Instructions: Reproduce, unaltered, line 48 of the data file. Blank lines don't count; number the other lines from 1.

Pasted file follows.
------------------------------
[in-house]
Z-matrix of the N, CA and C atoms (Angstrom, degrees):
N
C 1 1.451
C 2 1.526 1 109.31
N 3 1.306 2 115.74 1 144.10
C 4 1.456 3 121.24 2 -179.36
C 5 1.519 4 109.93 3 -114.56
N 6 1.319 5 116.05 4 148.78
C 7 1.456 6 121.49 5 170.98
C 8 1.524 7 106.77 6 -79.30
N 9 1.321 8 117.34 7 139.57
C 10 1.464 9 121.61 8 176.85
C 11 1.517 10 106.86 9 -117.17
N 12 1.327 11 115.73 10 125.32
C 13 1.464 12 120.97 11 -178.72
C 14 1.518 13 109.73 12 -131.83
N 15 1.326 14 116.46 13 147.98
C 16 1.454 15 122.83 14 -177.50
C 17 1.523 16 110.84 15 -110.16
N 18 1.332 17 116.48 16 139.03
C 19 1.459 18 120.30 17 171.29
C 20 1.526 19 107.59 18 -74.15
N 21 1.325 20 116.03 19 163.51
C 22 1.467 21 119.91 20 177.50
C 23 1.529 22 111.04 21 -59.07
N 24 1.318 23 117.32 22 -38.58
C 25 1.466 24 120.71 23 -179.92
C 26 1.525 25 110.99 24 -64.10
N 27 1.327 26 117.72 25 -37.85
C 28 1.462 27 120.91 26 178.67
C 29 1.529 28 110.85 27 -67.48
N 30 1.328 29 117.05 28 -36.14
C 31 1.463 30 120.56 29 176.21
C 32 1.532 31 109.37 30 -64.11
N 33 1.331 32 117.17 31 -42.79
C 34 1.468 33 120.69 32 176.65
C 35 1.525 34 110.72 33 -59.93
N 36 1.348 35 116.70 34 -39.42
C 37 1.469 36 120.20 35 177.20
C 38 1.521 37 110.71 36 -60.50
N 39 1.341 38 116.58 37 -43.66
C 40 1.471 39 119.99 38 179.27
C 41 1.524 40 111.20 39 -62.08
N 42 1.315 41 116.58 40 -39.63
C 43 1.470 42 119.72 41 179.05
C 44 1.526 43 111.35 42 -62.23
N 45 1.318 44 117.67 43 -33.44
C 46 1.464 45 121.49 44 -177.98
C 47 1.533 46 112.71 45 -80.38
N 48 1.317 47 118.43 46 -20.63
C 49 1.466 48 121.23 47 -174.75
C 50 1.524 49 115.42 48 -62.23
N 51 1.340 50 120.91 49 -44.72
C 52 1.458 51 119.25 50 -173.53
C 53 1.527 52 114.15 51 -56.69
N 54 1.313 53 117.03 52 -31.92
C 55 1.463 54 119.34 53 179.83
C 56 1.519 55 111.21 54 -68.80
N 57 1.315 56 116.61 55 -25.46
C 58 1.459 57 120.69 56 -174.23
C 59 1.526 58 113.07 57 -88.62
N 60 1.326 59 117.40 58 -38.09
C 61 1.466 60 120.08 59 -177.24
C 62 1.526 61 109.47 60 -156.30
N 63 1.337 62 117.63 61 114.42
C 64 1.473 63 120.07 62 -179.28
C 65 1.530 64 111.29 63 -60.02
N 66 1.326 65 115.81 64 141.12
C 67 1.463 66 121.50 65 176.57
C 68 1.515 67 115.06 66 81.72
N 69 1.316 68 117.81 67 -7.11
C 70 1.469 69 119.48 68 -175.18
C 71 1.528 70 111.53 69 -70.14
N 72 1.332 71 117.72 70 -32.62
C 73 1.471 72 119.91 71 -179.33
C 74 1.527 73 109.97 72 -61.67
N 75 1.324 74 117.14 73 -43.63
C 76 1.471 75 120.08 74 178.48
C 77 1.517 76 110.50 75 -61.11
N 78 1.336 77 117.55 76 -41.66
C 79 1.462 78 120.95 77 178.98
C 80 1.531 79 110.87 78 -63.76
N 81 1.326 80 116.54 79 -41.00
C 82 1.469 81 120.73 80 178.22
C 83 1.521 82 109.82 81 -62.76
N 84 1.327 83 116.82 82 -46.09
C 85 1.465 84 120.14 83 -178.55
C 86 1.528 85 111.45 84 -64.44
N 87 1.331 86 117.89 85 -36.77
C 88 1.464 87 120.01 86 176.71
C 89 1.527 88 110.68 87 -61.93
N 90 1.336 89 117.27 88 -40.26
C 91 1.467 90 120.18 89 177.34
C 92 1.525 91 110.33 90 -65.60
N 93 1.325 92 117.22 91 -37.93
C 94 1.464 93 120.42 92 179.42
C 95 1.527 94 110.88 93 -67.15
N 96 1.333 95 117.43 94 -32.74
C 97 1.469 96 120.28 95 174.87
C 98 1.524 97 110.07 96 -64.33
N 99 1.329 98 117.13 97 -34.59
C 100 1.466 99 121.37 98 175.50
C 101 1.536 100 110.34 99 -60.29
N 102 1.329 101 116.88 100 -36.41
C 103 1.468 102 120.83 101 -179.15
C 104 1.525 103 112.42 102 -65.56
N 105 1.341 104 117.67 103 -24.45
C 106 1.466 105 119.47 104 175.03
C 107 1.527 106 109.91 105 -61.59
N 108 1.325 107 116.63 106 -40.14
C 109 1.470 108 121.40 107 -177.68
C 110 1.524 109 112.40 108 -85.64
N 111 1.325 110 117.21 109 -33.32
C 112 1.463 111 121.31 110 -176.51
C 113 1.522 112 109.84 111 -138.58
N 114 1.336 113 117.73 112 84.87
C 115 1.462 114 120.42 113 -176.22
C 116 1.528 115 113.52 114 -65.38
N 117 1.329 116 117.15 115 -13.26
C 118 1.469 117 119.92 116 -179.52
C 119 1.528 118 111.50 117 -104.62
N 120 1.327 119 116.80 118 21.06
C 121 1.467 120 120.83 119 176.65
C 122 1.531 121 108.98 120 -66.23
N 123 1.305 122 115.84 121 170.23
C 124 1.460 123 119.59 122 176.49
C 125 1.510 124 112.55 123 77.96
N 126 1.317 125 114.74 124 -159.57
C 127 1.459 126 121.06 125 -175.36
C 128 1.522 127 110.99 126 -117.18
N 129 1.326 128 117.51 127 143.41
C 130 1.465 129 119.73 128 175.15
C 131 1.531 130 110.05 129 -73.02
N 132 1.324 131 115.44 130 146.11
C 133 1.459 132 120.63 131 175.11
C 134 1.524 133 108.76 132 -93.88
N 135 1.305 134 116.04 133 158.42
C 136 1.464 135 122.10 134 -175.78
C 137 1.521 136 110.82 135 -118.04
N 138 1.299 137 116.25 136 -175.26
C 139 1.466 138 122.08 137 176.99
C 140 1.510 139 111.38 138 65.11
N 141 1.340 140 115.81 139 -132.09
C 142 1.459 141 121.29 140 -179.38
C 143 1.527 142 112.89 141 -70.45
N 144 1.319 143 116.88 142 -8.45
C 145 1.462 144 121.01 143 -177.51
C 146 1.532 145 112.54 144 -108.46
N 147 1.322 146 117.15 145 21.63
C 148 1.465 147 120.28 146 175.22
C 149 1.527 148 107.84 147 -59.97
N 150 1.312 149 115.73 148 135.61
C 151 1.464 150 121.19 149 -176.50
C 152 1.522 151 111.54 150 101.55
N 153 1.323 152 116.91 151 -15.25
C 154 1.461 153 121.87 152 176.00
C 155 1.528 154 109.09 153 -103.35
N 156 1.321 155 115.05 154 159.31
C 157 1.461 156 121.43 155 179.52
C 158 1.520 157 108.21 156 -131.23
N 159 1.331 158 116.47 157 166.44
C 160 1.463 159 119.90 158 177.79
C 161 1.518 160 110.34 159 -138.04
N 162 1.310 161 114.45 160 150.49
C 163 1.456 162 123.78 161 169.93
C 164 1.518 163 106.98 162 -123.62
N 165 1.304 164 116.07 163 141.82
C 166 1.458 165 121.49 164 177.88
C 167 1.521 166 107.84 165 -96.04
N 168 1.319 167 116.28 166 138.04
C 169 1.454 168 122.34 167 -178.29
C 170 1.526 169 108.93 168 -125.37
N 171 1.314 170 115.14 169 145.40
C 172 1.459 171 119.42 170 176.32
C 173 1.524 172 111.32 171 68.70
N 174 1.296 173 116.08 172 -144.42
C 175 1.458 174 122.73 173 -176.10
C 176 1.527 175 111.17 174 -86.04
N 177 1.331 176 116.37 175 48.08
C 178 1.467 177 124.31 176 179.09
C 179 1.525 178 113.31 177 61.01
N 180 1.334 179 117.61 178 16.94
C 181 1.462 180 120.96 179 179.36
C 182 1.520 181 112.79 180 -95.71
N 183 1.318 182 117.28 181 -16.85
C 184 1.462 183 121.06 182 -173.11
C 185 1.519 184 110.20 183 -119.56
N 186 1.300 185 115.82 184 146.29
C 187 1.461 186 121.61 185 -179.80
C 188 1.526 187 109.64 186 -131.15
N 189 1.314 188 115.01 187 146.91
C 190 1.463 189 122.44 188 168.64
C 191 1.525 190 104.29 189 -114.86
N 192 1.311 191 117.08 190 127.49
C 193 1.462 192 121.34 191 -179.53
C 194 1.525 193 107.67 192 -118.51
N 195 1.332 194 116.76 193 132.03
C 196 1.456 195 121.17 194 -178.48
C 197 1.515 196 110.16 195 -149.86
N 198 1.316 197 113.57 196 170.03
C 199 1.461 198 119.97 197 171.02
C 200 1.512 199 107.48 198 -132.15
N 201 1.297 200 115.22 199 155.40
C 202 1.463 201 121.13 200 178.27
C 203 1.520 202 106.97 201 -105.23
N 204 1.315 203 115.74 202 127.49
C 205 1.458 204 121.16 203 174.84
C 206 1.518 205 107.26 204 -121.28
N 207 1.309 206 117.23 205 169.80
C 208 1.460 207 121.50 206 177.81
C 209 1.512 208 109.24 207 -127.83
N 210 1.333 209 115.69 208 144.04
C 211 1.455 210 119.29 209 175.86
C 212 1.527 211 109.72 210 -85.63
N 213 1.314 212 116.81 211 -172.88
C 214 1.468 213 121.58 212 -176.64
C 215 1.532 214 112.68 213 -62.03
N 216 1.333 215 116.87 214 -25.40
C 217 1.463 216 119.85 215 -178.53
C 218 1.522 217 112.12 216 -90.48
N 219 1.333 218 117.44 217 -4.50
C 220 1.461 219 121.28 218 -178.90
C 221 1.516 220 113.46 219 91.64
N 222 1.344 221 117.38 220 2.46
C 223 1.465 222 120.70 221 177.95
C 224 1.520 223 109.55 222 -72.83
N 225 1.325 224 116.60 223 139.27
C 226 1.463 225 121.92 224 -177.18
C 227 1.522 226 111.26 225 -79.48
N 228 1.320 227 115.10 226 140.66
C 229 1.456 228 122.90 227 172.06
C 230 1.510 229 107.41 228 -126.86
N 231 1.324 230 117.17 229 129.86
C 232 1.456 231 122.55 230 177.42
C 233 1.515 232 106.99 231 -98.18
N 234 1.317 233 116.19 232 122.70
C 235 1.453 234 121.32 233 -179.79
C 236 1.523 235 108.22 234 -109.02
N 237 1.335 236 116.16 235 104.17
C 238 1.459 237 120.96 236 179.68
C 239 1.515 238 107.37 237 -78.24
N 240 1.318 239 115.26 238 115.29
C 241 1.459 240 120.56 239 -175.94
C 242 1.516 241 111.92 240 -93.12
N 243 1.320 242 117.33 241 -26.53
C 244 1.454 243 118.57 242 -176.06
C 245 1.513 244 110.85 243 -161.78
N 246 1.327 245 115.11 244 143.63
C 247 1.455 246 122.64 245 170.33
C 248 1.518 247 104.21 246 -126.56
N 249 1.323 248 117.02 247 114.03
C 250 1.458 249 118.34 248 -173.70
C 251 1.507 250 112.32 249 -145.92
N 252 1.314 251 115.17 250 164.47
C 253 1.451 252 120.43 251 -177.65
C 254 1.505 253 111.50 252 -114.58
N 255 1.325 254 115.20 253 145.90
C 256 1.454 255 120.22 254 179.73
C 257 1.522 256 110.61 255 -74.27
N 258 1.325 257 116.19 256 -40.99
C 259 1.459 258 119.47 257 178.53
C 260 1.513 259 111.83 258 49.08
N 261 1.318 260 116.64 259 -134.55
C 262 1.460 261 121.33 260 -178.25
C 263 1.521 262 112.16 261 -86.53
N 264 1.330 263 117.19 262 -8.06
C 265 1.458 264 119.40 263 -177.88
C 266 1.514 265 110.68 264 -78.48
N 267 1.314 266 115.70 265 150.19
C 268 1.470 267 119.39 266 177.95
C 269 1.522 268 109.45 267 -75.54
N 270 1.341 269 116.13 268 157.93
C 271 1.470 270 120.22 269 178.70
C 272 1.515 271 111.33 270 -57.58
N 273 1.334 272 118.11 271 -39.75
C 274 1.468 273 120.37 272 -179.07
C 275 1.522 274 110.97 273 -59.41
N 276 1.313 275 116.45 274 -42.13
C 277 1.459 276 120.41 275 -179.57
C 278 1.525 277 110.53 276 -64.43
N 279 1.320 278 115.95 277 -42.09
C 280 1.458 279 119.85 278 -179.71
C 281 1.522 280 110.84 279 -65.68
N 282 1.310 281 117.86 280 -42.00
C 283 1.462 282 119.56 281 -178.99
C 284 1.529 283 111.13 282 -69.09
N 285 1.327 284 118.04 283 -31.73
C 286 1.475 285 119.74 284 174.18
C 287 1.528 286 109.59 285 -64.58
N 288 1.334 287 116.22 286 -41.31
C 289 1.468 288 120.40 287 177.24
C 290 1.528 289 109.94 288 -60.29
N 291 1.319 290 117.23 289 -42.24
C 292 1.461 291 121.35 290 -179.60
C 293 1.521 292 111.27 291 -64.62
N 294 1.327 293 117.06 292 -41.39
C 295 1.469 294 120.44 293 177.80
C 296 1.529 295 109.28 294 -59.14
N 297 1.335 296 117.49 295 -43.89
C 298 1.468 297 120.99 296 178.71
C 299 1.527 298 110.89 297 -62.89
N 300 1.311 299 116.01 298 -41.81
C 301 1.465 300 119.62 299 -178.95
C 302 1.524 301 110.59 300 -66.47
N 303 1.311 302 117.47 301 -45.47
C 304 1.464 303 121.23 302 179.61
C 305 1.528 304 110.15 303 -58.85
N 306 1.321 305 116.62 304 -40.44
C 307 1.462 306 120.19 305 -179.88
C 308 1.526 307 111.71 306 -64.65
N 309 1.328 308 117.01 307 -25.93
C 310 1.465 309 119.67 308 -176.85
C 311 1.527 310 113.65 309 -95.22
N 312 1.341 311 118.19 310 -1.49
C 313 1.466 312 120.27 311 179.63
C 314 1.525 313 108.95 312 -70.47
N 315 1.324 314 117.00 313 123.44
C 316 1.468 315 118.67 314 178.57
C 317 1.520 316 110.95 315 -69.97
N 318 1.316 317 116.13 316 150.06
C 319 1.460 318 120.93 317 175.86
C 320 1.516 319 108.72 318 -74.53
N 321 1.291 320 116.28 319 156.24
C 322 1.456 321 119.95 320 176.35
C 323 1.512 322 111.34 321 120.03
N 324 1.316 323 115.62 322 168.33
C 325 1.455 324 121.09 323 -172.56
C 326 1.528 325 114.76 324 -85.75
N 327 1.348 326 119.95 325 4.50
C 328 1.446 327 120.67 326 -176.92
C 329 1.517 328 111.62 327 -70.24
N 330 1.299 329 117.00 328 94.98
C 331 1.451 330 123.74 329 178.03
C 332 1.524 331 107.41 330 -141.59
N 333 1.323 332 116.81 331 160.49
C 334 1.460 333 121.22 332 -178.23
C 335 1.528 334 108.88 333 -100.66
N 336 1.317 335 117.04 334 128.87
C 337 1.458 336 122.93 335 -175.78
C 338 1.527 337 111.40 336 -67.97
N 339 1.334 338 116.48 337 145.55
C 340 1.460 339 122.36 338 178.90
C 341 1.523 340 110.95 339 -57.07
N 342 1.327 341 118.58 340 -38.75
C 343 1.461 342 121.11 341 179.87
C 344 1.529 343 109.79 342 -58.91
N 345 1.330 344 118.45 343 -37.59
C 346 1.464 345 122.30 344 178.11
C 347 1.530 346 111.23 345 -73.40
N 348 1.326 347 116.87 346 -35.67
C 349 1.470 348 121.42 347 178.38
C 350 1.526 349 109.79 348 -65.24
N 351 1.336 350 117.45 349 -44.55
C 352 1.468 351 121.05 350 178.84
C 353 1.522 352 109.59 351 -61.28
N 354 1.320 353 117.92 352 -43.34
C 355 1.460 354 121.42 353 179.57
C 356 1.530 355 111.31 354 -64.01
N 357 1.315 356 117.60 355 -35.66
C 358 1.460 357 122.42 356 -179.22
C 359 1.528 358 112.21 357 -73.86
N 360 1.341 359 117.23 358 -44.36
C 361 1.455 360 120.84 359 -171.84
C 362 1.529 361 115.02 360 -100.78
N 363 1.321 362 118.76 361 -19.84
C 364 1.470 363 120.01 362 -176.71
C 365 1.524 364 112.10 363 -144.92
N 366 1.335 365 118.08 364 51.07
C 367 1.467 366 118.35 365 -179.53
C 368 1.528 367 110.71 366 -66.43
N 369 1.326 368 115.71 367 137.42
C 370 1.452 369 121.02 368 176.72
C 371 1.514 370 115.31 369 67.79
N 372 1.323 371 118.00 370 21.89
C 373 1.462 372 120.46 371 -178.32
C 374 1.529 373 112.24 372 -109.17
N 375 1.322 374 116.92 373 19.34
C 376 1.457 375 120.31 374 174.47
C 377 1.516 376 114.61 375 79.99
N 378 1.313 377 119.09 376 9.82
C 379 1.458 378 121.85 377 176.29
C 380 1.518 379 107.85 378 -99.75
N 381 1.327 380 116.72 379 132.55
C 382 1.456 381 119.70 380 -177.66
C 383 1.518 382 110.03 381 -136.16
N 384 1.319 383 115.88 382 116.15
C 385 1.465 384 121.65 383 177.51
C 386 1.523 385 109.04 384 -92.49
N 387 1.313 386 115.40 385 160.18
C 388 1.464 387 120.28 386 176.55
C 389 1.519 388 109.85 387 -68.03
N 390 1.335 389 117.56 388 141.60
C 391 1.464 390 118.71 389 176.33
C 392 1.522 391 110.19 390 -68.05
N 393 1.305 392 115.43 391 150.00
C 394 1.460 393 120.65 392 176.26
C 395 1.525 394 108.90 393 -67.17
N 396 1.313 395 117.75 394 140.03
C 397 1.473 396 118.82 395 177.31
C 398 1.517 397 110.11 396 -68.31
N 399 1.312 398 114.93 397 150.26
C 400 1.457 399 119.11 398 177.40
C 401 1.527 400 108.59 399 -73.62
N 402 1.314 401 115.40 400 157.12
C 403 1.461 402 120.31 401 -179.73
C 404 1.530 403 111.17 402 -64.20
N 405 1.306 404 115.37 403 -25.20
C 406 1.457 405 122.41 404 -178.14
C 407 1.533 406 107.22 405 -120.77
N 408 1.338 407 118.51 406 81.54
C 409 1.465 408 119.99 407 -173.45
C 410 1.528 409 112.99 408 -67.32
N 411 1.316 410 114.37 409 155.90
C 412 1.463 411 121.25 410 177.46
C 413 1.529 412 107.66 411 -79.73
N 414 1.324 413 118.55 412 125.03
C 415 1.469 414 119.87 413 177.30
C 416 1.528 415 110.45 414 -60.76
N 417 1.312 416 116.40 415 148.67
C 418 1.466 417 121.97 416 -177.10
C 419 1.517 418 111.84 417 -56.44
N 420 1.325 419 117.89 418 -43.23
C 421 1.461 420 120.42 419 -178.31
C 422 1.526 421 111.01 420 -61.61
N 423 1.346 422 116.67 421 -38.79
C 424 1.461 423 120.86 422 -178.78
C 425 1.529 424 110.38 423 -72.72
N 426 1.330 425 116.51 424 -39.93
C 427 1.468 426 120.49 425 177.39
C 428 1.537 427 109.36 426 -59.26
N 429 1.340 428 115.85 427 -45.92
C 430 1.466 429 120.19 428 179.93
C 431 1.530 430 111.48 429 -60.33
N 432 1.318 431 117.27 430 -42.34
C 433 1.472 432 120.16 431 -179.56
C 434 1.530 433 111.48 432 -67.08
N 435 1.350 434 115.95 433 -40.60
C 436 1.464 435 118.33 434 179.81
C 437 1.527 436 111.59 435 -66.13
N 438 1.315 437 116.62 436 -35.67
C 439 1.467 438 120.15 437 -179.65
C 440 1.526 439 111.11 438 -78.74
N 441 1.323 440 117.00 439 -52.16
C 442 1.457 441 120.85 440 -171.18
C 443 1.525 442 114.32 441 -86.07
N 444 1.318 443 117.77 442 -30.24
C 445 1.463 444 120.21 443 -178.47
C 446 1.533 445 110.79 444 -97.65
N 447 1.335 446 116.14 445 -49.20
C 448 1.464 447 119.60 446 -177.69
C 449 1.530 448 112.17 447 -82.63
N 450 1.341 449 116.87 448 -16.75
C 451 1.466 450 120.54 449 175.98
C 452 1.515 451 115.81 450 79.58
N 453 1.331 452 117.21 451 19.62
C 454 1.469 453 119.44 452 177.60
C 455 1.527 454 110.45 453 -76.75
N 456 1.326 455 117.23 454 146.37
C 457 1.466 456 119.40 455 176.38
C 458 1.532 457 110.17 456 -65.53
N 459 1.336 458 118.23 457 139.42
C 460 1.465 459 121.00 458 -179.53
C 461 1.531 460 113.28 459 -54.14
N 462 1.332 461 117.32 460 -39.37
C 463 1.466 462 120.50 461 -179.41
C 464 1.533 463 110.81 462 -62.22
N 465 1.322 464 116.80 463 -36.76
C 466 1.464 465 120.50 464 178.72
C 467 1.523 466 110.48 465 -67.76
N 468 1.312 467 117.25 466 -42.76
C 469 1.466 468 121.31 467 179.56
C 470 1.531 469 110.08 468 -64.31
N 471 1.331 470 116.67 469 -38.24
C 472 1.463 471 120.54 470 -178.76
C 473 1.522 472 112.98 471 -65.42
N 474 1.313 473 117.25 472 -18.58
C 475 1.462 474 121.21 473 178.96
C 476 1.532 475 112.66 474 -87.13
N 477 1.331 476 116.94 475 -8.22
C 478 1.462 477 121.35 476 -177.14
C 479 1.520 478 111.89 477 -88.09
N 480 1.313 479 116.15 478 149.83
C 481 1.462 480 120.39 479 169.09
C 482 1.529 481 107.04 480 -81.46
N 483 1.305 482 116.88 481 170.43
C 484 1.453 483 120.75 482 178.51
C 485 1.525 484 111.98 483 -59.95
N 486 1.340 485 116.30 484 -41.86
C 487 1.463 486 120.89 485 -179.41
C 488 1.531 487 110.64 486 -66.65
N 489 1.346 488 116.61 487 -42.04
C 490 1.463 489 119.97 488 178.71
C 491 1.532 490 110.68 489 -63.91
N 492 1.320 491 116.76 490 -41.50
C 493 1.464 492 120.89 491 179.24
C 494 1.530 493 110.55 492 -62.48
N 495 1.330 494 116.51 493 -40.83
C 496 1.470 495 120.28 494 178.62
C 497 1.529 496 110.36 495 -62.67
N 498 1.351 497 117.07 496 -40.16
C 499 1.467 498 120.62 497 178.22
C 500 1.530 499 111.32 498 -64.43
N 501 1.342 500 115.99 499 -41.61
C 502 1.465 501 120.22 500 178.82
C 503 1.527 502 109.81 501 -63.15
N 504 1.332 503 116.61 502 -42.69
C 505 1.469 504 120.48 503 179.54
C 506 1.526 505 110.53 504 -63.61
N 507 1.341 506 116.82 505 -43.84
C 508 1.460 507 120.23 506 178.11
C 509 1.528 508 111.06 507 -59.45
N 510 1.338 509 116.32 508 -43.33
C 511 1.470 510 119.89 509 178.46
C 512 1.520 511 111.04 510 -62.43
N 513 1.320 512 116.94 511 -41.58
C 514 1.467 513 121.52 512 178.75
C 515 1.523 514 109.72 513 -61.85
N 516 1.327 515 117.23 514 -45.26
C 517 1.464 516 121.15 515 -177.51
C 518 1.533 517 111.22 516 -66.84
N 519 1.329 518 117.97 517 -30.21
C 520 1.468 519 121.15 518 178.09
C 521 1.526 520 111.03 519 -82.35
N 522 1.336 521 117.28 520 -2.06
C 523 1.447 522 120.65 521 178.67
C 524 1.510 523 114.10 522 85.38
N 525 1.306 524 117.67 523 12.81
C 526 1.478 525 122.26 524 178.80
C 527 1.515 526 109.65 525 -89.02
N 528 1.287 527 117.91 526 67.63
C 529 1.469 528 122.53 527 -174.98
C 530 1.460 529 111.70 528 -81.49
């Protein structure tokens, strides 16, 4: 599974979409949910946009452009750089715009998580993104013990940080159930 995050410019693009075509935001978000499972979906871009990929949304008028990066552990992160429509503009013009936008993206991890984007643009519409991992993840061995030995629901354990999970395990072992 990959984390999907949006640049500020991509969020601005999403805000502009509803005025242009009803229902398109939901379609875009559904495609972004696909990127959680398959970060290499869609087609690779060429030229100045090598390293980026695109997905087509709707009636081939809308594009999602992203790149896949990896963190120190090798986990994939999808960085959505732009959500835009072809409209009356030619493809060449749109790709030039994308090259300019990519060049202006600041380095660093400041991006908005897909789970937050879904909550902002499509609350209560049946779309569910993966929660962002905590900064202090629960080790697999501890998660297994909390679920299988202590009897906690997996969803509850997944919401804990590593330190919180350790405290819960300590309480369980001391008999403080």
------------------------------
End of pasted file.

N 45 1.318 44 117.67 43 -33.44